Even if the issues discussed at the hearing could have been more precisely stated in the notice, the fact that the relevant charts were included was sufficient under the language of the bylaws and under basic notions of fairness to constitute adequate notice. See Knapp v. Palos Community Hospital (1984), 125 Ill. App. 3d 244, 258 (where the court found no violation of the notice provisions of the bylaws where the plaintiff-doctor received a letter outlining six general charges, supported by 38 patient charts).

Furthermore, the fact that one patient chart was admitted in the proceeding, though it was not included in the packet of patient charts with which the plaintiff was served prior to the hearing, was not sufficient to cause the notice given the plaintiff to be held inadequate. Adkins was furnished with the other charts which the Executive Committee found sufficient to support the suspension. A hospital's public responsibility warrants restrictions on a physician for even a single professional deficiency. See, e.g., Storrs v. Lutheran Hospital & Homes Society of America (Alaska 1983), 661 P.2d 632.

As to the issue of cross-examination, Adkins notes that the bylaws provide that the physician has the "right to cross-examine any witnesses, on any matter relevant to the issue of the hearing." From this he argues that the bylaws were violated because no witnesses were presented at the hearing to testify against him. But, as was held in Rao v. St. Elizabeth's Hospital of the Hospital Sisters of the Third Order of St. Francis (1986), 140 Ill. App. 3d 442, 459, such a subsection provides the right to cross-examine any witnesses, but it does not require that testimony be offered at the hearing. Other courts considering this issue of the right to cross-examination have concluded that there need not be witnesses to be cross-examined in every hearing of this character. Considering the nature of the charges, i.e., professional competence, and the nature of the hearing, which often involves simply an examination of medical records, there may be no need for testimony. (See, e.g., Woodbury v. McKinnon, 447 F.2d at 844.) Often the hearing body can reasonably rely on medical reports and charts in making a determination as to the professional competence of a physician or as to the propriety of his use of given medical treatments or techniques.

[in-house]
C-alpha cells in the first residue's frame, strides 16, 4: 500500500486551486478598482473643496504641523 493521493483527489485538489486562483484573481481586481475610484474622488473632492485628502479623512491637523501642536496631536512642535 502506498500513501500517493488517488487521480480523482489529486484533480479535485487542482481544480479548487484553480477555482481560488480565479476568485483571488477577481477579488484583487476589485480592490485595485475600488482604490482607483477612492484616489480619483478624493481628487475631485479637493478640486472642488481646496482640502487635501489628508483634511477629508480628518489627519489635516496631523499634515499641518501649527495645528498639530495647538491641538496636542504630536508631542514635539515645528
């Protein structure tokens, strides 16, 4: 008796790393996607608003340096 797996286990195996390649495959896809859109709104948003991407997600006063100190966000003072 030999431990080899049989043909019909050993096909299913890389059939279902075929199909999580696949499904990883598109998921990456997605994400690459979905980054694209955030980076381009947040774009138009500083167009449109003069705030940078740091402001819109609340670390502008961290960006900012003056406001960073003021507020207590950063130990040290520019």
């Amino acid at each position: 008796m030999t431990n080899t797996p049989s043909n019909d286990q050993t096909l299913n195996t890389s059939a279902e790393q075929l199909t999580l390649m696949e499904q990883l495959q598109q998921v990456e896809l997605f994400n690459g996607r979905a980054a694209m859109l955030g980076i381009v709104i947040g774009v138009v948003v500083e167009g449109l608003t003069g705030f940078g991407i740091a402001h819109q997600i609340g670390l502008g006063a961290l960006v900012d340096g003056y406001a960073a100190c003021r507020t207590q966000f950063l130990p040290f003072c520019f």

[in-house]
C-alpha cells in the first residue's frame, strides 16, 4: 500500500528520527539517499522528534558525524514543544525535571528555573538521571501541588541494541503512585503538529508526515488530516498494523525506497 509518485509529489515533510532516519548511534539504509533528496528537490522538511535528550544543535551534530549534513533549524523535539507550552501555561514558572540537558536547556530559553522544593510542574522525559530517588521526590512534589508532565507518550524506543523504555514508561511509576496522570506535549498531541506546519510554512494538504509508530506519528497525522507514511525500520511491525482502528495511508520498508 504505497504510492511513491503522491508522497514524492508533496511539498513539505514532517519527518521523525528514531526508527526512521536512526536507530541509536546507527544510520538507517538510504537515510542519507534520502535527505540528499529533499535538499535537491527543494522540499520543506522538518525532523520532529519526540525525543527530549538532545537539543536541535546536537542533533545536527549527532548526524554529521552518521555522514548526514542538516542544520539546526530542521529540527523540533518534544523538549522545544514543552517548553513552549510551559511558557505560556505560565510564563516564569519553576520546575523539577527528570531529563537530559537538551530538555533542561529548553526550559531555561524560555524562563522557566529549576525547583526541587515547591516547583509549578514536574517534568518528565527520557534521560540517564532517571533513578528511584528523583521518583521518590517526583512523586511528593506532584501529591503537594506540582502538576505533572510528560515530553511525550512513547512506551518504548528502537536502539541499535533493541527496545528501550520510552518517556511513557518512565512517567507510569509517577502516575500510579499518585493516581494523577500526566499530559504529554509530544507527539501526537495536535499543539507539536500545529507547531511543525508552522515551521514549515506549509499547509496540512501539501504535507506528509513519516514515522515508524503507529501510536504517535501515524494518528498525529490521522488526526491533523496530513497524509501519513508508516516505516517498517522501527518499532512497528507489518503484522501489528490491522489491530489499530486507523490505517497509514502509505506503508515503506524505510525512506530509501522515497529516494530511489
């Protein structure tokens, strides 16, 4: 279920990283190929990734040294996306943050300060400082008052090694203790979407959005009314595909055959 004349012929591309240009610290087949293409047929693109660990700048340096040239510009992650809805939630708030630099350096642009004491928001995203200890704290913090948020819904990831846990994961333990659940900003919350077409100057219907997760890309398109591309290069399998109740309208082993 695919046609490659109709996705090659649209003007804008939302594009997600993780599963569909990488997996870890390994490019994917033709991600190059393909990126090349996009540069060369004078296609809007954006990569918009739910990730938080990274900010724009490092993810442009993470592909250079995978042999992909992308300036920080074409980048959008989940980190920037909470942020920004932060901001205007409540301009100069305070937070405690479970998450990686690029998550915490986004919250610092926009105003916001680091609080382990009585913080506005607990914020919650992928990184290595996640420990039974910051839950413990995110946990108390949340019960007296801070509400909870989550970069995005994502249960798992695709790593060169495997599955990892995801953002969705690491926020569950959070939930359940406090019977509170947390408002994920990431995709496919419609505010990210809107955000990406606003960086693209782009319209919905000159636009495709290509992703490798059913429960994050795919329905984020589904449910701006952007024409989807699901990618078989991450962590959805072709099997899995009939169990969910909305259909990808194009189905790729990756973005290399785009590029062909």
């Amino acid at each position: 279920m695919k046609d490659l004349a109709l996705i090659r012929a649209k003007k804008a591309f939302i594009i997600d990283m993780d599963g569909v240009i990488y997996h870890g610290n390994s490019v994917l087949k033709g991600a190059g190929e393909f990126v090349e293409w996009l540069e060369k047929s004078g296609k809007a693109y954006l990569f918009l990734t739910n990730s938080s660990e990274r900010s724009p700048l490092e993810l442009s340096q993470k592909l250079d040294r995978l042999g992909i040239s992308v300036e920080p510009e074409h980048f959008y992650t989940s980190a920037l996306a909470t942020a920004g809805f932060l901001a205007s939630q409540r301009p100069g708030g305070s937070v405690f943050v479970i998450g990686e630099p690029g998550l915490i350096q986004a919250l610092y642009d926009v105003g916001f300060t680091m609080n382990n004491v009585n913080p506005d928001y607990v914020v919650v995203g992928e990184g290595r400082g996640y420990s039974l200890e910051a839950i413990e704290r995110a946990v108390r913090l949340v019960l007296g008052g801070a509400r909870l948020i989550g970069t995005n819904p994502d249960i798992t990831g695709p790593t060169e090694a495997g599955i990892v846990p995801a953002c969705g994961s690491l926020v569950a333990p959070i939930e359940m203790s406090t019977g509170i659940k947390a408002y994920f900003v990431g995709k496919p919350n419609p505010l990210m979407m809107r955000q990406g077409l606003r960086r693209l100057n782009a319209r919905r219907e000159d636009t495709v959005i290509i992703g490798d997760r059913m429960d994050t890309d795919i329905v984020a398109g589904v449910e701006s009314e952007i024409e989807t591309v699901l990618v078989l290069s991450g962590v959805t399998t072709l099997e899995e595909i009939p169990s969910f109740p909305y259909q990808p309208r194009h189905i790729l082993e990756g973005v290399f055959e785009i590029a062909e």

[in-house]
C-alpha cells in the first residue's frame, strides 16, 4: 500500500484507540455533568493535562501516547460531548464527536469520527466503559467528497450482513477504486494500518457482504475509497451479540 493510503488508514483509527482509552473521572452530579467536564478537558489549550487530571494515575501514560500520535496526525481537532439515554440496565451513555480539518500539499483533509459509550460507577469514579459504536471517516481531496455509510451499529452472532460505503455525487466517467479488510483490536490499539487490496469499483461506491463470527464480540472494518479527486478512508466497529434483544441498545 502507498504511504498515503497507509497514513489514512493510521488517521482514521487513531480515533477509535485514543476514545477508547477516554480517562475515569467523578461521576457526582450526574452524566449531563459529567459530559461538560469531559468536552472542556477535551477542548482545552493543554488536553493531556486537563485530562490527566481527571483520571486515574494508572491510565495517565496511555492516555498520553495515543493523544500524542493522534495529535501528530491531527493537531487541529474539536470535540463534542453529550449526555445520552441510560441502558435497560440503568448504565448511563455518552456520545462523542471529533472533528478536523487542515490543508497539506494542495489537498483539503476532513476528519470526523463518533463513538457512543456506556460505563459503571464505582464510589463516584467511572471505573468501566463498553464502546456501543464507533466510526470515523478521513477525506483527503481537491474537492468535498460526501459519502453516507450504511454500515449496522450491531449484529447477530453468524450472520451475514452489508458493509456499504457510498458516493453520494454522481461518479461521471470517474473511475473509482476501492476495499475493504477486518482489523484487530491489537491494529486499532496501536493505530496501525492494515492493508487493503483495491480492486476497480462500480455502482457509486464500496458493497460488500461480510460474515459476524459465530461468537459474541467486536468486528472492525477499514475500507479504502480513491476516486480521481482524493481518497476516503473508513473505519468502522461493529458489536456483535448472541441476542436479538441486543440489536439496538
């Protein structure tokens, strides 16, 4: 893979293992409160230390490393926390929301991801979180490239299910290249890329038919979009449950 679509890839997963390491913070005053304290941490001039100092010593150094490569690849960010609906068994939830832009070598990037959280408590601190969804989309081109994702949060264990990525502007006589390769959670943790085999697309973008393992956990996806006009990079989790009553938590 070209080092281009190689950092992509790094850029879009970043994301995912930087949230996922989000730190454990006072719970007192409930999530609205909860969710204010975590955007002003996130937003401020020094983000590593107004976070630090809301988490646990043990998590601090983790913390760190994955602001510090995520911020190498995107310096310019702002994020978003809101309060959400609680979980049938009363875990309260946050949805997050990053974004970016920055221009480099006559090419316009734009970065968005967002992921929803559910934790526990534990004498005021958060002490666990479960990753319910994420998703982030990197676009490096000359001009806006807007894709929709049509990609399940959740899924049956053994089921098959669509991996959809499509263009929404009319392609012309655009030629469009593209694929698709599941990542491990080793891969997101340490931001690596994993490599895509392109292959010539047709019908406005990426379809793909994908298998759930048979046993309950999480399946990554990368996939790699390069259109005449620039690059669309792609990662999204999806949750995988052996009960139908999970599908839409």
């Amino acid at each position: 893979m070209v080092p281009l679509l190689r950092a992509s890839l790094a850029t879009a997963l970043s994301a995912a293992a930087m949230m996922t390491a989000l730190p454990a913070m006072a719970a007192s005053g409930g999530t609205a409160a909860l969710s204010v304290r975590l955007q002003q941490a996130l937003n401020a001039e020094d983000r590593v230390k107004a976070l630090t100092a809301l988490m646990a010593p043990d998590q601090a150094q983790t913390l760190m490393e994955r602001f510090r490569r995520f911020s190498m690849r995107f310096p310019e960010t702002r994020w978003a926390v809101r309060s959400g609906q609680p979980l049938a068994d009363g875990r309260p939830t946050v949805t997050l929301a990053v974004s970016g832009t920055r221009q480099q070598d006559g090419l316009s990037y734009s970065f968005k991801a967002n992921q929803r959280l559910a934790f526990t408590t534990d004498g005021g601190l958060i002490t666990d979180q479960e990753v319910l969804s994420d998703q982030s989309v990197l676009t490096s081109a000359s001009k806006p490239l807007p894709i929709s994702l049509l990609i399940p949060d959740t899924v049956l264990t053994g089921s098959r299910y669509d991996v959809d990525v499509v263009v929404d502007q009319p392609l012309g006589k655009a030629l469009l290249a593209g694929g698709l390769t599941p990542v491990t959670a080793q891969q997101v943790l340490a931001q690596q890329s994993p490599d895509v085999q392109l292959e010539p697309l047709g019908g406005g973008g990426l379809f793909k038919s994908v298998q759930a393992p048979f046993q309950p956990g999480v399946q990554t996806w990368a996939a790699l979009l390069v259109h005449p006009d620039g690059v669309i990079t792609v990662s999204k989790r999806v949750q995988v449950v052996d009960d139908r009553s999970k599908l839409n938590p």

The Center's bylaws also provide that hearings "need not be conducted strictly according to the rules of law relating to the examination of witnesses or presentation of evidence," further indicating that testimony need not be given at every hearing.

Adkins complains too that the Governing Body erred in not accepting a written statement he tendered. The Governing Body had already accepted written and, of course, oral statements from the plaintiff. It did not abuse its discretion in not accepting an additional statement. The plaintiff cannot show any prejudice from the refusal.

We consider next the second and third counts of the complaint, which seek money damages for willful and wanton misconduct and treble damages for violation of the State antitrust laws. Section 2b of the Medical Practice Act (Ill. Rev. Stat. 1985, ch. 111, par. 4406) provides immunity from civil liability for the acts and decisions of persons serving on hospital peer review committees, unless the decisions or other actions of those committees show willful and wanton misconduct. Section 2b provides:

"While serving upon any . . . Peer Review Committee . . . any person serving on such committee, and any person providing service to such committees shall not be liable for civil damages as a result of his acts, omissions, decisions, or any other conduct in connection with his duties on such committees, except those involving willful and wanton misconduct." (Ill. Rev. Stat. 1985, ch. 111, par. 4406.)

Because the plaintiff's suit for willful and wanton misconduct and for antitrust violations seeks civil damages and because the allegations of the complaint arise out of a peer review proceeding, the defendants are immune from liability for any alleged misconduct unless the complaint sufficiently states a cause of action for willful and wanton behavior.

Count II incorporates all of the 36 allegations in count I and further alleges that the defendants acted willfully and maliciously with the intent to injure the plaintiff by barring him from the Center's clinical staff. Count III incorporates the allegations in counts I and II and alleges further that the defendants conspired with one another to boycott and exclude him from the medical "patient market" of Coles County by restricting and destroying his ability to compete with physicians who enjoy full and active staff privileges. The trial court dismissed both counts for failure to state a cause of action and the appellate court affirmed.